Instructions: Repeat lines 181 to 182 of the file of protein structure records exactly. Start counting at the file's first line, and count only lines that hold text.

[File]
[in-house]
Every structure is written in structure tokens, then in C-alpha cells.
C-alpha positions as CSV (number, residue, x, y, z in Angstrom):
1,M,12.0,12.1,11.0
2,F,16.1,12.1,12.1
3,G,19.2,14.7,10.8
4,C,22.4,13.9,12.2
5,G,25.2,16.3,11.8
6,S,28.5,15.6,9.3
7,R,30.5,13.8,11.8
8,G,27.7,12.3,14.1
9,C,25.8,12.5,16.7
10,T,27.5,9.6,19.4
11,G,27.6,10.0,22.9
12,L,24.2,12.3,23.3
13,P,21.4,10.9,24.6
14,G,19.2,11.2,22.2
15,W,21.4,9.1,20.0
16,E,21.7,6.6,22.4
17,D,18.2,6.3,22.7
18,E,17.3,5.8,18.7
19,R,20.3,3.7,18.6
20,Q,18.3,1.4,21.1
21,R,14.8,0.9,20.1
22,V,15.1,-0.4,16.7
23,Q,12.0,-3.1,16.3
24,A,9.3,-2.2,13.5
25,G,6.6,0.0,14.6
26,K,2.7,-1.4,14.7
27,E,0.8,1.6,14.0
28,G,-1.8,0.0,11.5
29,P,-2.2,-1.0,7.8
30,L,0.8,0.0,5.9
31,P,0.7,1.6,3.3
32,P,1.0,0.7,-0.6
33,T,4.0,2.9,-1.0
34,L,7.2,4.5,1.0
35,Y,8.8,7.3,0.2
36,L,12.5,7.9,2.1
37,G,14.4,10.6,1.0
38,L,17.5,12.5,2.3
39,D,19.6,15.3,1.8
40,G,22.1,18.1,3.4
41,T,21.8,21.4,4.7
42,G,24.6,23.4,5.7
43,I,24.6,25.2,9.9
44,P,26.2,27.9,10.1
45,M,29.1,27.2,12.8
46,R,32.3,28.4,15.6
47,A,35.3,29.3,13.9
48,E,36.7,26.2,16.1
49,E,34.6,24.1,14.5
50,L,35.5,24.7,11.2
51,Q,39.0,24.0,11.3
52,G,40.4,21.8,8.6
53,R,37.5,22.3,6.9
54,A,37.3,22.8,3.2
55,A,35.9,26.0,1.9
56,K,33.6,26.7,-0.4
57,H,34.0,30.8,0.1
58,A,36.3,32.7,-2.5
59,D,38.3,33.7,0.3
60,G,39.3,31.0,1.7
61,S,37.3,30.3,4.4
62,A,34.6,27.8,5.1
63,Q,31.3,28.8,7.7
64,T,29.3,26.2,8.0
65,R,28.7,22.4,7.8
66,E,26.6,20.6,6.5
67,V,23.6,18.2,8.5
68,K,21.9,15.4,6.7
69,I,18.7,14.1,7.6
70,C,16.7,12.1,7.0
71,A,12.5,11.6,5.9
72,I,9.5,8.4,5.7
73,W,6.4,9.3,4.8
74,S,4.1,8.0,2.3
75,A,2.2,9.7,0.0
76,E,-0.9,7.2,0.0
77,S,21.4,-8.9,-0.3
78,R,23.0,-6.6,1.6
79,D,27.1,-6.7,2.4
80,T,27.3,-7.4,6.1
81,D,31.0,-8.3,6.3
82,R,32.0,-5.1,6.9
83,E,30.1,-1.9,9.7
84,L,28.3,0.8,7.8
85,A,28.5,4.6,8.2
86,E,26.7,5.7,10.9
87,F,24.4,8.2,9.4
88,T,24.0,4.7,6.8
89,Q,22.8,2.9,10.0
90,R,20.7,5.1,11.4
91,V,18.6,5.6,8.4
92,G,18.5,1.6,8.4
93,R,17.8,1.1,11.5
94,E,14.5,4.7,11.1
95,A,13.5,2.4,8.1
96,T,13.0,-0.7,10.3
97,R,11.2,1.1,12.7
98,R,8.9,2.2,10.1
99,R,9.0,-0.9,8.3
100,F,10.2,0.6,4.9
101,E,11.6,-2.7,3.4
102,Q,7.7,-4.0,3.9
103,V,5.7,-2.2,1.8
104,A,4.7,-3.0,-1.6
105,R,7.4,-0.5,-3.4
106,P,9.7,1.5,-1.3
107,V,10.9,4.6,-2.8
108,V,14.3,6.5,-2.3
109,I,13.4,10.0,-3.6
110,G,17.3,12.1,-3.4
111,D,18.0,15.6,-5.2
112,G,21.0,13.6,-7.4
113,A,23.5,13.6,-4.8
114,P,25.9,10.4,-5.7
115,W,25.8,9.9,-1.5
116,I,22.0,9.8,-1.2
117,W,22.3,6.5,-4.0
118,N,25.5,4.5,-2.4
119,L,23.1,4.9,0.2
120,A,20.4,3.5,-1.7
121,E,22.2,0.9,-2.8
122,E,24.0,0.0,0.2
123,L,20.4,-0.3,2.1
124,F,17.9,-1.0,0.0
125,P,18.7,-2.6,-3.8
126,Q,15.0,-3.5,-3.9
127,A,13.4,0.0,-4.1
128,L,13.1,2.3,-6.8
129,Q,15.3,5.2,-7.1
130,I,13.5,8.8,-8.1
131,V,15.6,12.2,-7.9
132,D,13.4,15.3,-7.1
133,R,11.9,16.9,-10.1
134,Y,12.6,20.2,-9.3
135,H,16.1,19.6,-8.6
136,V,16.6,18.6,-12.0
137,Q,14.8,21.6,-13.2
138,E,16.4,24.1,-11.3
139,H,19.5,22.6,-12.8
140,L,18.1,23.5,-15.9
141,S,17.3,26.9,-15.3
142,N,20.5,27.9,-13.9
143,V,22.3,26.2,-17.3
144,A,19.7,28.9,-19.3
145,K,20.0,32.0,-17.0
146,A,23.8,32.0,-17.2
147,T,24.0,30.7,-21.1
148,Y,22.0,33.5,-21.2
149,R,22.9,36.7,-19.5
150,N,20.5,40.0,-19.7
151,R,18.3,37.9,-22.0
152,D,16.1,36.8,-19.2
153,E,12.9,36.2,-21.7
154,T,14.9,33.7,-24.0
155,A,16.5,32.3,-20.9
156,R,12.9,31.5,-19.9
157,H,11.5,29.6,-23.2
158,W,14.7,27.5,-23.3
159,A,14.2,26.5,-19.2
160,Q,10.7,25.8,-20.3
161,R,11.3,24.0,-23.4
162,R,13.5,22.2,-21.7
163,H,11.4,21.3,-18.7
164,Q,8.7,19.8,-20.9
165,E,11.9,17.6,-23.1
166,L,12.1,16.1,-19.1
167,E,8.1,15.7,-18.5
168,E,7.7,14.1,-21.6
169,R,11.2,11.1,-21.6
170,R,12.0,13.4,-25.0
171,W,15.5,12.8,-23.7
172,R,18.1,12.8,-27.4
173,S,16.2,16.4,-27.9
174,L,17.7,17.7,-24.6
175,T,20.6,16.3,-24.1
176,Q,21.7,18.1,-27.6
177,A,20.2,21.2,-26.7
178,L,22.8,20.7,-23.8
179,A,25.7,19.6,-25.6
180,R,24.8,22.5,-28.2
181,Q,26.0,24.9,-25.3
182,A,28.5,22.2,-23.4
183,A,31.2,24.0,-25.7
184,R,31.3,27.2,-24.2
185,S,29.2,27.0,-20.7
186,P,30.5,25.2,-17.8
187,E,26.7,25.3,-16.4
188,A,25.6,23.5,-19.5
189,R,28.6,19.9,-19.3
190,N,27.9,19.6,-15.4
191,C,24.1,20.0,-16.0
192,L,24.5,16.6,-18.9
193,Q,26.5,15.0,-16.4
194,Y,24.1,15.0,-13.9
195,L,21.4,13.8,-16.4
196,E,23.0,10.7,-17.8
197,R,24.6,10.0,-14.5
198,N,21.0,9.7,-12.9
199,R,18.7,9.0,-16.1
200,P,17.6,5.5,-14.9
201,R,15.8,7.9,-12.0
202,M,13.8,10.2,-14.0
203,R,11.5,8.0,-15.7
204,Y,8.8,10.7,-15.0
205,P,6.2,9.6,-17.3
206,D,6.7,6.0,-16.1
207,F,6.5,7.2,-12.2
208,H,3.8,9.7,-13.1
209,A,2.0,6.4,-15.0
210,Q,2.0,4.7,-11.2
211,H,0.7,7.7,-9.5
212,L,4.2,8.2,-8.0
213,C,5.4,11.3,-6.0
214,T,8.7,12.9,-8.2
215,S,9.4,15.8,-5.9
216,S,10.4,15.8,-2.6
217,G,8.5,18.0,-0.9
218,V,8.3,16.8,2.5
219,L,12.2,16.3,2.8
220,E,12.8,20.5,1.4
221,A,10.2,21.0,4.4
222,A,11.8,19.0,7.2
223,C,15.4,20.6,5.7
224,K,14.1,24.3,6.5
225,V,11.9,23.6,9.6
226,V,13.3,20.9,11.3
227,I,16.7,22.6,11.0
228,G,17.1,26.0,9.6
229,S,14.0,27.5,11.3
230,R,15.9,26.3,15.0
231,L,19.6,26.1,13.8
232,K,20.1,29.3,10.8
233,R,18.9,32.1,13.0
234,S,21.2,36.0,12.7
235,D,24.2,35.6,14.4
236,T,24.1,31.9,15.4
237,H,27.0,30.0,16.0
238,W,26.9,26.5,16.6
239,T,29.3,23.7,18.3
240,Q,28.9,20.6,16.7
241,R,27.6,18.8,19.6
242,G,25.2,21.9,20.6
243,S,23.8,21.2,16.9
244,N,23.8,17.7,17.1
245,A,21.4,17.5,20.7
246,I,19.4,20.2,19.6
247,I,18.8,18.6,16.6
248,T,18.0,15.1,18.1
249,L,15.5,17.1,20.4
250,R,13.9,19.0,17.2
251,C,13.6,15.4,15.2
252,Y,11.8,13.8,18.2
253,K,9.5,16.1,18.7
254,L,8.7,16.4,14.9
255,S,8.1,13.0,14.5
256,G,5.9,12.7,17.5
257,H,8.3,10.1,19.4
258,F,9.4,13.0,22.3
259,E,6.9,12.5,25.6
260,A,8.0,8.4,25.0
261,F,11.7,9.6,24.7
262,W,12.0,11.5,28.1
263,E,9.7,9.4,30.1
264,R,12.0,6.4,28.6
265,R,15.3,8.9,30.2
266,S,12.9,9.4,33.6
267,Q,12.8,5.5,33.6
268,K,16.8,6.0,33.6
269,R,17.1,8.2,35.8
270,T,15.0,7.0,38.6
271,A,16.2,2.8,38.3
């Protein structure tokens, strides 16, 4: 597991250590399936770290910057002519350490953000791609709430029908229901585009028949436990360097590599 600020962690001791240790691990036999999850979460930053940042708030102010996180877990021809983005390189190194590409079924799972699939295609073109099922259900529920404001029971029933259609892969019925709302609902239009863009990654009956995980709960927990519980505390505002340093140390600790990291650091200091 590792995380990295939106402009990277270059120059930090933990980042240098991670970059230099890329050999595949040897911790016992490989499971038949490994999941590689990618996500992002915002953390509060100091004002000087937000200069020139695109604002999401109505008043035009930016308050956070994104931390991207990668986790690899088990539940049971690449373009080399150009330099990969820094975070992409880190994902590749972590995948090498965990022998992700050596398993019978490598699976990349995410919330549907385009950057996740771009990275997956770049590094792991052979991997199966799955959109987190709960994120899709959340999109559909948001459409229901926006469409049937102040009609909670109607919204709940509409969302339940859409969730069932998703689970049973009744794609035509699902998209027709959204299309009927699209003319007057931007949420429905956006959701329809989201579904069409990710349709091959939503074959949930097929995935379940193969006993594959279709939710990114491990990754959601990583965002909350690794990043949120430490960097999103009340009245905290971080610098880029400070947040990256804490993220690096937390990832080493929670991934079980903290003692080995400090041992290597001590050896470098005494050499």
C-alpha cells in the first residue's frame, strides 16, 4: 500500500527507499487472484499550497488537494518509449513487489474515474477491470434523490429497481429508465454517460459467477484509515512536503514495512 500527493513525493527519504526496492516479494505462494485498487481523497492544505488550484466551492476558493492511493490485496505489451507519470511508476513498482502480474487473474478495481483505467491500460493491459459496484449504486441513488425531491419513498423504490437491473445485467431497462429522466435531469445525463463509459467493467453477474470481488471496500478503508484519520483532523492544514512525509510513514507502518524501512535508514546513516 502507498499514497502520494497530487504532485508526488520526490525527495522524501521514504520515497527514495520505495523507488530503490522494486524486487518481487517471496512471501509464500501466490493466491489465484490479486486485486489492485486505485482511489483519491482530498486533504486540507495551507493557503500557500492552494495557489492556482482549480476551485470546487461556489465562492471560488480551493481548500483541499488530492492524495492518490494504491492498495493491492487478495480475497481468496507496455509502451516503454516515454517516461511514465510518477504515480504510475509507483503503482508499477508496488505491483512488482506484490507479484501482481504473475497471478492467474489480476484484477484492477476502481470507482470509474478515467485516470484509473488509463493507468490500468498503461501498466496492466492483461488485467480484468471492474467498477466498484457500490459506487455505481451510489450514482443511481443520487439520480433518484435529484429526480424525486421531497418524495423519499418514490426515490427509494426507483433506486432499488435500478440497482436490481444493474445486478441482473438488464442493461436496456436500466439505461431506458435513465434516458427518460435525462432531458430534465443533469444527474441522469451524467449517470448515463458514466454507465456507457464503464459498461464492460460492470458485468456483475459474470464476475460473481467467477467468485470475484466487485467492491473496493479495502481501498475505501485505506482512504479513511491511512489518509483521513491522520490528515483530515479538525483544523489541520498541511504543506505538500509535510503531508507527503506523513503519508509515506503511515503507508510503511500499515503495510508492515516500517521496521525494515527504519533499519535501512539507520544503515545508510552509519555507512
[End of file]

178,L,22.8,20.7,-23.8
179,A,25.7,19.6,-25.6